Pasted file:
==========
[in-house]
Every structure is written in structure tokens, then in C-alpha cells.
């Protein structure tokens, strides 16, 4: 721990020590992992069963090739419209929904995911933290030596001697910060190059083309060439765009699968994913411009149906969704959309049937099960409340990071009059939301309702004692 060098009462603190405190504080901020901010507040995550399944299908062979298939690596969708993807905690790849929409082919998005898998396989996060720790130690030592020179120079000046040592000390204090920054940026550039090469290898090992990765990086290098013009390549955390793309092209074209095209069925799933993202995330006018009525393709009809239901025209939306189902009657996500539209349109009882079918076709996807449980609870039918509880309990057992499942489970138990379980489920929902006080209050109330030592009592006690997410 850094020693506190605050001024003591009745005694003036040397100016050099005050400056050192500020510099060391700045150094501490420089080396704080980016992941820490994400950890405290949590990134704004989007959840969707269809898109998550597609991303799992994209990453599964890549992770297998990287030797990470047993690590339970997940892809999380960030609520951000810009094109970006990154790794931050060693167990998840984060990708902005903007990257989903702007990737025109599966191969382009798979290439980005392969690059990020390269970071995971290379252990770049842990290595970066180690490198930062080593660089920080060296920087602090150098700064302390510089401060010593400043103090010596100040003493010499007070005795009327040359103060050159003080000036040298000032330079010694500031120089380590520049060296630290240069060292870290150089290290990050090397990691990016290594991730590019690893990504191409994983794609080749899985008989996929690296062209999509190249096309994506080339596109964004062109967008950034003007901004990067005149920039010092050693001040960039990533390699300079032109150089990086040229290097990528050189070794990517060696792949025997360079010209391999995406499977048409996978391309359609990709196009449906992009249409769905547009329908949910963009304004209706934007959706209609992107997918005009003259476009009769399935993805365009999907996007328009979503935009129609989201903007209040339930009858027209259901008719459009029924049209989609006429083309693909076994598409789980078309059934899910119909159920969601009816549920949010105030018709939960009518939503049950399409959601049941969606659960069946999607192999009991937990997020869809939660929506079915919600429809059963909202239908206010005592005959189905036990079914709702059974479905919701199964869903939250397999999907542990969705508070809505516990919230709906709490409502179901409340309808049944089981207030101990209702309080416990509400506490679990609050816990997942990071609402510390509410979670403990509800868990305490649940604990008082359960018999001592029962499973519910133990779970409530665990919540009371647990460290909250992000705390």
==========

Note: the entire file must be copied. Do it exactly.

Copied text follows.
[in-house]
Every structure is written in structure tokens, then in C-alpha cells.
């Protein structure tokens, strides 16, 4: 721990020590992992069963090739419209929904995911933290030596001697910060190059083309060439765009699968994913411009149906969704959309049937099960409340990071009059939301309702004692 060098009462603190405190504080901020901010507040995550399944299908062979298939690596969708993807905690790849929409082919998005898998396989996060720790130690030592020179120079000046040592000390204090920054940026550039090469290898090992990765990086290098013009390549955390793309092209074209095209069925799933993202995330006018009525393709009809239901025209939306189902009657996500539209349109009882079918076709996807449980609870039918509880309990057992499942489970138990379980489920929902006080209050109330030592009592006690997410 850094020693506190605050001024003591009745005694003036040397100016050099005050400056050192500020510099060391700045150094501490420089080396704080980016992941820490994400950890405290949590990134704004989007959840969707269809898109998550597609991303799992994209990453599964890549992770297998990287030797990470047993690590339970997940892809999380960030609520951000810009094109970006990154790794931050060693167990998840984060990708902005903007990257989903702007990737025109599966191969382009798979290439980005392969690059990020390269970071995971290379252990770049842990290595970066180690490198930062080593660089920080060296920087602090150098700064302390510089401060010593400043103090010596100040003493010499007070005795009327040359103060050159003080000036040298000032330079010694500031120089380590520049060296630290240069060292870290150089290290990050090397990691990016290594991730590019690893990504191409994983794609080749899985008989996929690296062209999509190249096309994506080339596109964004062109967008950034003007901004990067005149920039010092050693001040960039990533390699300079032109150089990086040229290097990528050189070794990517060696792949025997360079010209391999995406499977048409996978391309359609990709196009449906992009249409769905547009329908949910963009304004209706934007959706209609992107997918005009003259476009009769399935993805365009999907996007328009979503935009129609989201903007209040339930009858027209259901008719459009029924049209989609006429083309693909076994598409789980078309059934899910119909159920969601009816549920949010105030018709939960009518939503049950399409959601049941969606659960069946999607192999009991937990997020869809939660929506079915919600429809059963909202239908206010005592005959189905036990079914709702059974479905919701199964869903939250397999999907542990969705508070809505516990919230709906709490409502179901409340309808049944089981207030101990209702309080416990509400506490679990609050816990997942990071609402510390509410979670403990509800868990305490649940604990008082359960018999001592029962499973519910133990779970409530665990919540009371647990460290909250992000705390």